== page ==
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Breast Cancer Treatment in Singapore

Hospitals and medical centers in Singapore which treat Breast Cancer patients.

Raffles Hospital

A full service private hospital offering a comprehensive range of specialist services by a team of 200 physicians. 35-40% of the patients are foreigners, and there is a dedicated department for handling medical tourists.


Breast Cancer is treated at Raffles Hospital

3 listed oncologists:

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Dr. Lynette Ngo Su Mien

Breast and gynaecologic cancers, psychosocial oncology and palliative medicine

Dr. Donald Poon Yew Hee

Medical Oncology

Gleneagles Hospital

A 380 bed private hospital offering tertiary acute care services that cover a wide range of medical and surgical specialties.


Breast Cancer is treated at Gleneagles Hospital

12 listed oncologists:

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Assoc. Prof. Tay Sun Kuie

Obstetrics & Gynaecology, Surgical Oncology

Dr. Ang Cher Siang Peter

Medical Oncology

Mount Elizabeth Hospital

One of the largest private medical centers in Asia, with the highest number of private specialists including cardiac surgeons, cardiologists and neurologists, neurosurgeons and general surgeons.


Breast Cancer is treated at Mount Elizabeth Hospital

29 listed oncologists:

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Dr. Preetha Madhukumar

General Surgery, Surgical Oncology

Dr. Yong Wei Sean

Surgical Oncology

National University Hospital

A 928 bed teaching hospital offering a full range of medical, surgical and diagnostic services. NUH serves as a refferal center for cancer patients, pediatrics, cardiology and other specialties.


Breast Cancer is treated at National University Hospital

60 listed oncologists:

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Dr. Frances Lim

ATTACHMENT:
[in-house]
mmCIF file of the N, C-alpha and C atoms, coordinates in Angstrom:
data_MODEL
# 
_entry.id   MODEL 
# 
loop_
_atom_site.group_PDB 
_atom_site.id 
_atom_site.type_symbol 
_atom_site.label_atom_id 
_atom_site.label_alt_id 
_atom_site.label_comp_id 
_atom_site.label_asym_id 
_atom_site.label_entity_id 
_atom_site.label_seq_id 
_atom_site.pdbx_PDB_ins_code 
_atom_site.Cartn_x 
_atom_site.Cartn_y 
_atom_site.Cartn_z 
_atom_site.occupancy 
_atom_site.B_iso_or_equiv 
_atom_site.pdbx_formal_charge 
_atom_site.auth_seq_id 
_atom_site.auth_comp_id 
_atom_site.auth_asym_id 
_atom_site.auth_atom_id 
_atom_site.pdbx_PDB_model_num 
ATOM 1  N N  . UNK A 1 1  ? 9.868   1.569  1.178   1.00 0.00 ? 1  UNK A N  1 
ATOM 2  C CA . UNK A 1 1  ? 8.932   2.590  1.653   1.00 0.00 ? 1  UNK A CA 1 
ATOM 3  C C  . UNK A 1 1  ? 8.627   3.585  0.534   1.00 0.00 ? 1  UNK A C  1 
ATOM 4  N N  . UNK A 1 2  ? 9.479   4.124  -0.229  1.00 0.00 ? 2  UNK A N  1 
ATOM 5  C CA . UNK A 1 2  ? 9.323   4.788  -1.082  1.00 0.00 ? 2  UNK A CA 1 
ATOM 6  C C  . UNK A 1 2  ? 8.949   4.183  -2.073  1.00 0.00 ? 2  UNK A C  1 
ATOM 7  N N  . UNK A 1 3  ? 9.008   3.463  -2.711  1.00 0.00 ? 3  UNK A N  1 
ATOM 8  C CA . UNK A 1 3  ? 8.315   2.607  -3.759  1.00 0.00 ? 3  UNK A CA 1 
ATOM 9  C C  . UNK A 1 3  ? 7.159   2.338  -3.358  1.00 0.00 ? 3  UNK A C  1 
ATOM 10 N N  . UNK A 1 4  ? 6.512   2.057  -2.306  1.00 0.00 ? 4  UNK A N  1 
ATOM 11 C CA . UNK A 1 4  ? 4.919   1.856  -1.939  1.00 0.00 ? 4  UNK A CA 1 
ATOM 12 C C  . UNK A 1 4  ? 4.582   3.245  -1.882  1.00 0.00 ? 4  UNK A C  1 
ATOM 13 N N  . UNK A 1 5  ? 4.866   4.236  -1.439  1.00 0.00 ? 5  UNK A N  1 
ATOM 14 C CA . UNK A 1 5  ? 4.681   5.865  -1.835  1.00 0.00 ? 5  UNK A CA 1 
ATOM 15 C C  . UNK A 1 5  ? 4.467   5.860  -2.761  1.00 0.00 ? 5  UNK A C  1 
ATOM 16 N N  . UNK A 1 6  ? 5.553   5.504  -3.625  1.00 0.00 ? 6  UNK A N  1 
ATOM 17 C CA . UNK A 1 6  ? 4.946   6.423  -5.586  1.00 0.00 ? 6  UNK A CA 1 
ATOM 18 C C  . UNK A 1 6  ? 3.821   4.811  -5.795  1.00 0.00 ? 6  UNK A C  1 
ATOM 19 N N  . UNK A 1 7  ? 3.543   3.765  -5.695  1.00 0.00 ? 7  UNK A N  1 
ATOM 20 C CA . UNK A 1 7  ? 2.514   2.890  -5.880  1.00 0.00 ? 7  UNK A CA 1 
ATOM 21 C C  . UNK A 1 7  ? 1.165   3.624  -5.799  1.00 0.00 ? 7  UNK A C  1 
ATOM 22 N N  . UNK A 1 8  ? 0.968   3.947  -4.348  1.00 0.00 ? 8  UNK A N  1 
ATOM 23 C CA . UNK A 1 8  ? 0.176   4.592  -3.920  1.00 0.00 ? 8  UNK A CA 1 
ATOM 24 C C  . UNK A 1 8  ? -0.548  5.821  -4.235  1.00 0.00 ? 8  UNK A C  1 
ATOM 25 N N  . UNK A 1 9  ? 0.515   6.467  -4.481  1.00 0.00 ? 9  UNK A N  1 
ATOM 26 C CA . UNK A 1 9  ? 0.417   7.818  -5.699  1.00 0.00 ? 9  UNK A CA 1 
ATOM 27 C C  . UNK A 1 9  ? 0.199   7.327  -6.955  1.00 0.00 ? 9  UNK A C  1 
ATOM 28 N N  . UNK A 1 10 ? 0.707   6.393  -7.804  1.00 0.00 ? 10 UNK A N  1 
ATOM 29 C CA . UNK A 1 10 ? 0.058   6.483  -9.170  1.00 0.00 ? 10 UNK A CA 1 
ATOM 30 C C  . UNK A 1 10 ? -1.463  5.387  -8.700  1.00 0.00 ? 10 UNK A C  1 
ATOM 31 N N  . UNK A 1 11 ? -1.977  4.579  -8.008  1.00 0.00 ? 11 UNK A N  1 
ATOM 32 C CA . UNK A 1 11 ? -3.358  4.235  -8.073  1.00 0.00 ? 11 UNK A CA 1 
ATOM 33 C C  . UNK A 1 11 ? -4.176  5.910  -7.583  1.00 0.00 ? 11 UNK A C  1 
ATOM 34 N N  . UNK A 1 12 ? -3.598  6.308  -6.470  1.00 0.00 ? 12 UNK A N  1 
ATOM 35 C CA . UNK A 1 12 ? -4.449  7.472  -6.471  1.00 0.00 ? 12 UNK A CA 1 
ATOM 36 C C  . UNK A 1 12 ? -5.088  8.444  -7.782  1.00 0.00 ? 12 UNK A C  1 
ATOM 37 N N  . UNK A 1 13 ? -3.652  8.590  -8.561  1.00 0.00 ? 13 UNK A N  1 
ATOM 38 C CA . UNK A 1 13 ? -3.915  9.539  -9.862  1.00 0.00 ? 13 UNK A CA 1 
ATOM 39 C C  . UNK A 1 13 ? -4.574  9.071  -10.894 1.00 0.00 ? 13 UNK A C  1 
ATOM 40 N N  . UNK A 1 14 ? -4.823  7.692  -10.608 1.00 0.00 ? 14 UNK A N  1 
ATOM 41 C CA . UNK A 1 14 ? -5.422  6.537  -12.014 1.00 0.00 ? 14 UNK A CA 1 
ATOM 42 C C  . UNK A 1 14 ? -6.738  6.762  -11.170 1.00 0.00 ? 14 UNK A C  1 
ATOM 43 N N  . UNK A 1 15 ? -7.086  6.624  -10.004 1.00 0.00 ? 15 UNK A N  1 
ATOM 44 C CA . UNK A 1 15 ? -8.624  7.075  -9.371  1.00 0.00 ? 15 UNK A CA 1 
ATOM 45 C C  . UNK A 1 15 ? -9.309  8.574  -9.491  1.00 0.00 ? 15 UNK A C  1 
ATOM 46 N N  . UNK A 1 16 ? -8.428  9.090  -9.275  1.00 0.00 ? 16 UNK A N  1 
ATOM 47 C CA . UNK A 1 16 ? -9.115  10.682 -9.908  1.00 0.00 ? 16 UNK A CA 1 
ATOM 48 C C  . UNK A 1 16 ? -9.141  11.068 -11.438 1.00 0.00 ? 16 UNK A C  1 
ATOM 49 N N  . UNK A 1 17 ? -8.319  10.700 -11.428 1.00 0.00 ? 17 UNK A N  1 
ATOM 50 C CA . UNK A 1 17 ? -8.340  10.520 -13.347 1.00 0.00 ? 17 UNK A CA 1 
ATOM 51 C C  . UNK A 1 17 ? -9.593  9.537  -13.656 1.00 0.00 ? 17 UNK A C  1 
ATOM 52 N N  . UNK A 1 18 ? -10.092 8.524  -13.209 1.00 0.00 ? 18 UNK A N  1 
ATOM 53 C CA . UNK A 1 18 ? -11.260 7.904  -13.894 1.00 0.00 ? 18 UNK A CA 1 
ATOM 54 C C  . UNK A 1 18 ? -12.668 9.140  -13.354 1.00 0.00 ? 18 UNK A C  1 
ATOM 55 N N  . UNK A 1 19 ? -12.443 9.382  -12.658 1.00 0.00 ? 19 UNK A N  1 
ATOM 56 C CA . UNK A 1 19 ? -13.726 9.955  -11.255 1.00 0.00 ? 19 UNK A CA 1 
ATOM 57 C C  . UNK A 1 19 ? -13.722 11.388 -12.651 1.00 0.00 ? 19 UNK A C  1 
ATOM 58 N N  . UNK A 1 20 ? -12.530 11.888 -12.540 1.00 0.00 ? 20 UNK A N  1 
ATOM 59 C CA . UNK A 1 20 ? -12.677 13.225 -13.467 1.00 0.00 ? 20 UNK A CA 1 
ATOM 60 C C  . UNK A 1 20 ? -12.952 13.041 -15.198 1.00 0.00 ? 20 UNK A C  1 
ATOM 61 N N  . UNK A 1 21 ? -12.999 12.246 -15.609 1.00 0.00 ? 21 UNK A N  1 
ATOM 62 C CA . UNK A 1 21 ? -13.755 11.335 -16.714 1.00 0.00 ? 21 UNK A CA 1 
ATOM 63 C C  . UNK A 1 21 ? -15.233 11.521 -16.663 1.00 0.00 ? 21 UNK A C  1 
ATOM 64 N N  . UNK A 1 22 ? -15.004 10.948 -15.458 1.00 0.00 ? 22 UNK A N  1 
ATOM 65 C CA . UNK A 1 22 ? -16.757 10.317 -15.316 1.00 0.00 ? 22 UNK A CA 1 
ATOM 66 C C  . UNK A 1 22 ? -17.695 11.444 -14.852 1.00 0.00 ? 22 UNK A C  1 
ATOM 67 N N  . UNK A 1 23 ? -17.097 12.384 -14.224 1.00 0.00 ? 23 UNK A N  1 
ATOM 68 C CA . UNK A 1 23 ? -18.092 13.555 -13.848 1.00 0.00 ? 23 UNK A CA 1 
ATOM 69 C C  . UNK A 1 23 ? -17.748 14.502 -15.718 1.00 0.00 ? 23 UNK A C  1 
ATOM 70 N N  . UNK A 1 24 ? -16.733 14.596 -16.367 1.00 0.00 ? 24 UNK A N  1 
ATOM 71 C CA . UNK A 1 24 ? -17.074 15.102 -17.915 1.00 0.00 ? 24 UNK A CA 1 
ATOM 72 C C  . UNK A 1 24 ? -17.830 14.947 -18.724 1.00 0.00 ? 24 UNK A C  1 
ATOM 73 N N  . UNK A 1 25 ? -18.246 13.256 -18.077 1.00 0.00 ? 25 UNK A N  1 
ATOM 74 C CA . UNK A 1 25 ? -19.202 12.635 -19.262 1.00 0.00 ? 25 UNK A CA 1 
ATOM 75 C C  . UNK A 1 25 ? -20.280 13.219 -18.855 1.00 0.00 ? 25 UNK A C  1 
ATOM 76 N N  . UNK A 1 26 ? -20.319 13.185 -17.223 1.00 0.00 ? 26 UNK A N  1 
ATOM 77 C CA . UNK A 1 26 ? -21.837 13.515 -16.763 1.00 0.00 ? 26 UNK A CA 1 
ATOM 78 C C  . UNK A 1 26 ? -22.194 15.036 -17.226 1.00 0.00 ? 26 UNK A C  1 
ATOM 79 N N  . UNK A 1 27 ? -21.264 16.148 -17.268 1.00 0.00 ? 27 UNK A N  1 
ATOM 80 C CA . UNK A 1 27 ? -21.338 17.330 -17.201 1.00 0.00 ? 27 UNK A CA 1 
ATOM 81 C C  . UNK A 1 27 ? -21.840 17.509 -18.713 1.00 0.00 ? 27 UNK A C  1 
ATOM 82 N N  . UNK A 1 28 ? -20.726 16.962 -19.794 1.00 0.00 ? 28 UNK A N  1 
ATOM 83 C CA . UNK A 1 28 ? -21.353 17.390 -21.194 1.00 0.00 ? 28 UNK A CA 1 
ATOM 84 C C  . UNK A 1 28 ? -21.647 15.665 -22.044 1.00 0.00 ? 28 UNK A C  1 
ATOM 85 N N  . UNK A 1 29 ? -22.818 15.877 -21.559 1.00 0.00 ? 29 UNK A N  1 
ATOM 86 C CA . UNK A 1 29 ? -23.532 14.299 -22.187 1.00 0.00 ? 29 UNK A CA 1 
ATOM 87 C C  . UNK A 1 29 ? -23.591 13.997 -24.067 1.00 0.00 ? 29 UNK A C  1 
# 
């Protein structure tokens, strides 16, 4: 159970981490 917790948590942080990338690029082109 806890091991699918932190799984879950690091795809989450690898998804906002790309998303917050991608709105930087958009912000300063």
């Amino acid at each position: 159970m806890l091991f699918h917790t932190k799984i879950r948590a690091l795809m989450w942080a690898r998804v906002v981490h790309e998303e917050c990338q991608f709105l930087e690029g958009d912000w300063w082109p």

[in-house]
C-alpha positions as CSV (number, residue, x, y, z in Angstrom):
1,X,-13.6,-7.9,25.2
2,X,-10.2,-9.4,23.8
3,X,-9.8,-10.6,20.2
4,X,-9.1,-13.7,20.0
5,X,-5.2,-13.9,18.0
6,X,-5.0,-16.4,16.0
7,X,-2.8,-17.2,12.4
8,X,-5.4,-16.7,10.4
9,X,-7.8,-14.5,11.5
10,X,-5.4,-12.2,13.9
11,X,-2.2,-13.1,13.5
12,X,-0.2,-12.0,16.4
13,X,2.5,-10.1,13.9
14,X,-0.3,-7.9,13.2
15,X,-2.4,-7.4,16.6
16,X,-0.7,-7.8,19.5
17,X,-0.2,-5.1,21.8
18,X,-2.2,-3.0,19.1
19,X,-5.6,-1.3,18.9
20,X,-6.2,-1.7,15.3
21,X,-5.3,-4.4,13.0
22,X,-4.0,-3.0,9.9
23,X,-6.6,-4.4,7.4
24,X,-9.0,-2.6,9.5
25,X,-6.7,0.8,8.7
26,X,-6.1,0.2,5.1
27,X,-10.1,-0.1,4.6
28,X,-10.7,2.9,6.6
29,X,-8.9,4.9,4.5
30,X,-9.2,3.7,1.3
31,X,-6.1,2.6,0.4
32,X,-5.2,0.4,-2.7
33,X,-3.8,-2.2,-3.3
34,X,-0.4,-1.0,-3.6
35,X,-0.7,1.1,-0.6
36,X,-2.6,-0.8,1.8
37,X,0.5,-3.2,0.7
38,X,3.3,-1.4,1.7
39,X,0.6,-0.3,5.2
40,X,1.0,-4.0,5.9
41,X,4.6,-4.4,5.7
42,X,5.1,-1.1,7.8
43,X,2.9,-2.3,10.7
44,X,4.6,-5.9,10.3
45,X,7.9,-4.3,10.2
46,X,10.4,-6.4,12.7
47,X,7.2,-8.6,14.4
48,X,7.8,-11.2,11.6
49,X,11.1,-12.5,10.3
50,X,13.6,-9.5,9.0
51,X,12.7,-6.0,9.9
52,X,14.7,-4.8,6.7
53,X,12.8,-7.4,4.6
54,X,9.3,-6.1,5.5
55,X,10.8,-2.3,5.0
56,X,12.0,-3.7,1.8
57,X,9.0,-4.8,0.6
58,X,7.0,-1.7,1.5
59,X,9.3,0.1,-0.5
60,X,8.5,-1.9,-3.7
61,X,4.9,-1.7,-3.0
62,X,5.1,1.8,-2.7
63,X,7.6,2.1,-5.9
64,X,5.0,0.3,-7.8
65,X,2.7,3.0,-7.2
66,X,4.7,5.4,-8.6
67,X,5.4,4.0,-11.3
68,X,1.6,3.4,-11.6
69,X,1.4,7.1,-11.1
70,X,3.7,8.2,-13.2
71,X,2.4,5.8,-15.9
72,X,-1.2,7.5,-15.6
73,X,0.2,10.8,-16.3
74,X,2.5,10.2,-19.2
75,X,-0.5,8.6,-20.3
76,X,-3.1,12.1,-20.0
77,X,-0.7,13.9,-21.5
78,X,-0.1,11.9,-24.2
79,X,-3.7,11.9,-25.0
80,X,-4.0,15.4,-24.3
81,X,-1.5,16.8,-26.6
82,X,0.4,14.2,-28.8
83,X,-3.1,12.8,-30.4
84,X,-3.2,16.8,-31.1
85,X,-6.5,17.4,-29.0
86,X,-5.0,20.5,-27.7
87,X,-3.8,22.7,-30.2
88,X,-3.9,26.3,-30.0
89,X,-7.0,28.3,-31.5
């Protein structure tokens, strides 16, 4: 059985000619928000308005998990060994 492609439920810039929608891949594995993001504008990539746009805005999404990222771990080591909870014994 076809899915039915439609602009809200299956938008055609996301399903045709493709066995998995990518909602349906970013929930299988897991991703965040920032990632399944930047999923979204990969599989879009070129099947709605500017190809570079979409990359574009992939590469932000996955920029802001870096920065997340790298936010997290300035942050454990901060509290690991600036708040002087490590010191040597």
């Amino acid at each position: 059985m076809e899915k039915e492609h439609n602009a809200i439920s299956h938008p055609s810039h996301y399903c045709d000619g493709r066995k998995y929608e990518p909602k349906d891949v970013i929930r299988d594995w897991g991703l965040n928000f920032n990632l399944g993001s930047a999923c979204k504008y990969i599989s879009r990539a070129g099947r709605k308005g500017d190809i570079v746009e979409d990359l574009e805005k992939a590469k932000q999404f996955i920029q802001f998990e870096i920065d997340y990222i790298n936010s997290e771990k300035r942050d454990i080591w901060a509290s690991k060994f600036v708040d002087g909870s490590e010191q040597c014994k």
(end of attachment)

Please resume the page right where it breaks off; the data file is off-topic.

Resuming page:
Director, General Surgery Residency Program

Prof. Kesavan Esuvaranathan

Head & Senior Consultant

KK Women's And Children's Hospital

An integrated medical facility and tertiary referral center for healthcare concerns of women, children and babies.


Breast Cancer is treated at KK Women's And Children's Hospital

19 listed oncologists:

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Prof. Ho Tew Hong

Head of the Department of Obstetrics & Gynaecology

Dr. Chia Yin Nin

Head of the Gynae Cancer Unit

National Cancer Centre

A comprehensive cancer centre providing a full range of clinical services to its patients.


Breast Cancer is treated at National Cancer Centre

75 listed oncologists:

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Dr. Koong Heng Nung

Head, Department of Surgical Oncology

Dr. Alethea Yee

Head of the Department of Palliative Medicine

Oncology centers in Singapore (Page 1 of 1)

About Breast Cancer Treatment

This information is intended for general information only and should not be considered as medical advice on the part of Any decision on medical treatments, after-care or recovery should be done solely upon proper consultation and advice of a qualified physician.

Breast cancer treatment overview:

Breast cancer treatment requires a multidisciplinary team management consisting of surgeons, medical oncologists and radiation oncologists, oncology nurses, social workers, counsellors, physical assistants, etc. The pathology and behaviour of breast cancer affects the treatment plan.

What are the treatment options for breast cancer?

Treatment options depend on the type of the cancer, its stage, grade, genetic markers, overall health of the patient, presence of any mutation and menopausal status of the patient. Treatment involves surgical removal of breast cancer, chemotherapy, radiation therapy, hormonal therapy and targeted therapy.